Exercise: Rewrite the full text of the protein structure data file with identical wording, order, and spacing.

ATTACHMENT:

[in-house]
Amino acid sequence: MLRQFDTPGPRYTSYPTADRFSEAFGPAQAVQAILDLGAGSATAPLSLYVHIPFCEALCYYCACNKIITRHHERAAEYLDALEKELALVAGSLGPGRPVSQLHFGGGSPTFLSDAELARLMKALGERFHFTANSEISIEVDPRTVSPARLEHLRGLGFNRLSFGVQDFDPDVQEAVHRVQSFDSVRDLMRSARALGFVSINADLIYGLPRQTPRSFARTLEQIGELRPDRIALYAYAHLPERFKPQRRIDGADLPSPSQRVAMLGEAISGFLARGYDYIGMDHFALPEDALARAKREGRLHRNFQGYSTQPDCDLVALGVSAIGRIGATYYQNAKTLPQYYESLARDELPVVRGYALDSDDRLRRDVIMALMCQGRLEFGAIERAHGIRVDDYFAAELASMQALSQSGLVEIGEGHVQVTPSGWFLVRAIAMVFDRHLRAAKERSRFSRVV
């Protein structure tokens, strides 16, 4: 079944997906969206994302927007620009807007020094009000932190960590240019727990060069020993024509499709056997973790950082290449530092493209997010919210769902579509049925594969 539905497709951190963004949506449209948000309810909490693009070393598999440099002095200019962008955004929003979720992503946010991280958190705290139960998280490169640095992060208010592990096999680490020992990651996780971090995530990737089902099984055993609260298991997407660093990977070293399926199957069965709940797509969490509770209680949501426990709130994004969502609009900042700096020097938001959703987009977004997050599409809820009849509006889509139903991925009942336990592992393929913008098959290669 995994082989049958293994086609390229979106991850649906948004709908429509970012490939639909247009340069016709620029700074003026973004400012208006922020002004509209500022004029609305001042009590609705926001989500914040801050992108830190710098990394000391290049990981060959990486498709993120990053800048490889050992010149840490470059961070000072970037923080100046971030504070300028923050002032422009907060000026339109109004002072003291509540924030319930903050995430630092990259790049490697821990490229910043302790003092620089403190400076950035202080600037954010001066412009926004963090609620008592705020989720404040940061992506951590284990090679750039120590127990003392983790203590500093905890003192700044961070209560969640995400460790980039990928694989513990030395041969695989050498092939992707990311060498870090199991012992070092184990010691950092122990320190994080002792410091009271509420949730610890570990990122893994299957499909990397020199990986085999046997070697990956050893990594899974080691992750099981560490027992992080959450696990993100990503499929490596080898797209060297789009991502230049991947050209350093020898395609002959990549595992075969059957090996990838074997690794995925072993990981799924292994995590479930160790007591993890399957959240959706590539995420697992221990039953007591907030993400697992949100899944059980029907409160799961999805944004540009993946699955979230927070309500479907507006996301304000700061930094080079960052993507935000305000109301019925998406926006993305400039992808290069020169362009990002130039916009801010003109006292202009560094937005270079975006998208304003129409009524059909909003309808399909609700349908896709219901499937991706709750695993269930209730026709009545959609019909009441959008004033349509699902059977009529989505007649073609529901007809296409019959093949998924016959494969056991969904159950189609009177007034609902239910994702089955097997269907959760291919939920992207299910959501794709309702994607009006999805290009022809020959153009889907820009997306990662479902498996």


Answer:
[in-house]
Amino acid sequence: MLRQFDTPGPRYTSYPTADRFSEAFGPAQAVQAILDLGAGSATAPLSLYVHIPFCEALCYYCACNKIITRHHERAAEYLDALEKELALVAGSLGPGRPVSQLHFGGGSPTFLSDAELARLMKALGERFHFTANSEISIEVDPRTVSPARLEHLRGLGFNRLSFGVQDFDPDVQEAVHRVQSFDSVRDLMRSARALGFVSINADLIYGLPRQTPRSFARTLEQIGELRPDRIALYAYAHLPERFKPQRRIDGADLPSPSQRVAMLGEAISGFLARGYDYIGMDHFALPEDALARAKREGRLHRNFQGYSTQPDCDLVALGVSAIGRIGATYYQNAKTLPQYYESLARDELPVVRGYALDSDDRLRRDVIMALMCQGRLEFGAIERAHGIRVDDYFAAELASMQALSQSGLVEIGEGHVQVTPSGWFLVRAIAMVFDRHLRAAKERSRFSRVV
């Protein structure tokens, strides 16, 4: 079944997906969206994302927007620009807007020094009000932190960590240019727990060069020993024509499709056997973790950082290449530092493209997010919210769902579509049925594969 539905497709951190963004949506449209948000309810909490693009070393598999440099002095200019962008955004929003979720992503946010991280958190705290139960998280490169640095992060208010592990096999680490020992990651996780971090995530990737089902099984055993609260298991997407660093990977070293399926199957069965709940797509969490509770209680949501426990709130994004969502609009900042700096020097938001959703987009977004997050599409809820009849509006889509139903991925009942336990592992393929913008098959290669 995994082989049958293994086609390229979106991850649906948004709908429509970012490939639909247009340069016709620029700074003026973004400012208006922020002004509209500022004029609305001042009590609705926001989500914040801050992108830190710098990394000391290049990981060959990486498709993120990053800048490889050992010149840490470059961070000072970037923080100046971030504070300028923050002032422009907060000026339109109004002072003291509540924030319930903050995430630092990259790049490697821990490229910043302790003092620089403190400076950035202080600037954010001066412009926004963090609620008592705020989720404040940061992506951590284990090679750039120590127990003392983790203590500093905890003192700044961070209560969640995400460790980039990928694989513990030395041969695989050498092939992707990311060498870090199991012992070092184990010691950092122990320190994080002792410091009271509420949730610890570990990122893994299957499909990397020199990986085999046997070697990956050893990594899974080691992750099981560490027992992080959450696990993100990503499929490596080898797209060297789009991502230049991947050209350093020898395609002959990549595992075969059957090996990838074997690794995925072993990981799924292994995590479930160790007591993890399957959240959706590539995420697992221990039953007591907030993400697992949100899944059980029907409160799961999805944004540009993946699955979230927070309500479907507006996301304000700061930094080079960052993507935000305000109301019925998406926006993305400039992808290069020169362009990002130039916009801010003109006292202009560094937005270079975006998208304003129409009524059909909003309808399909609700349908896709219901499937991706709750695993269930209730026709009545959609019909009441959008004033349509699902059977009529989505007649073609529901007809296409019959093949998924016959494969056991969904159950189609009177007034609902239910994702089955097997269907959760291919939920992207299910959501794709309702994607009006999805290009022809020959153009889907820009997306990662479902498996």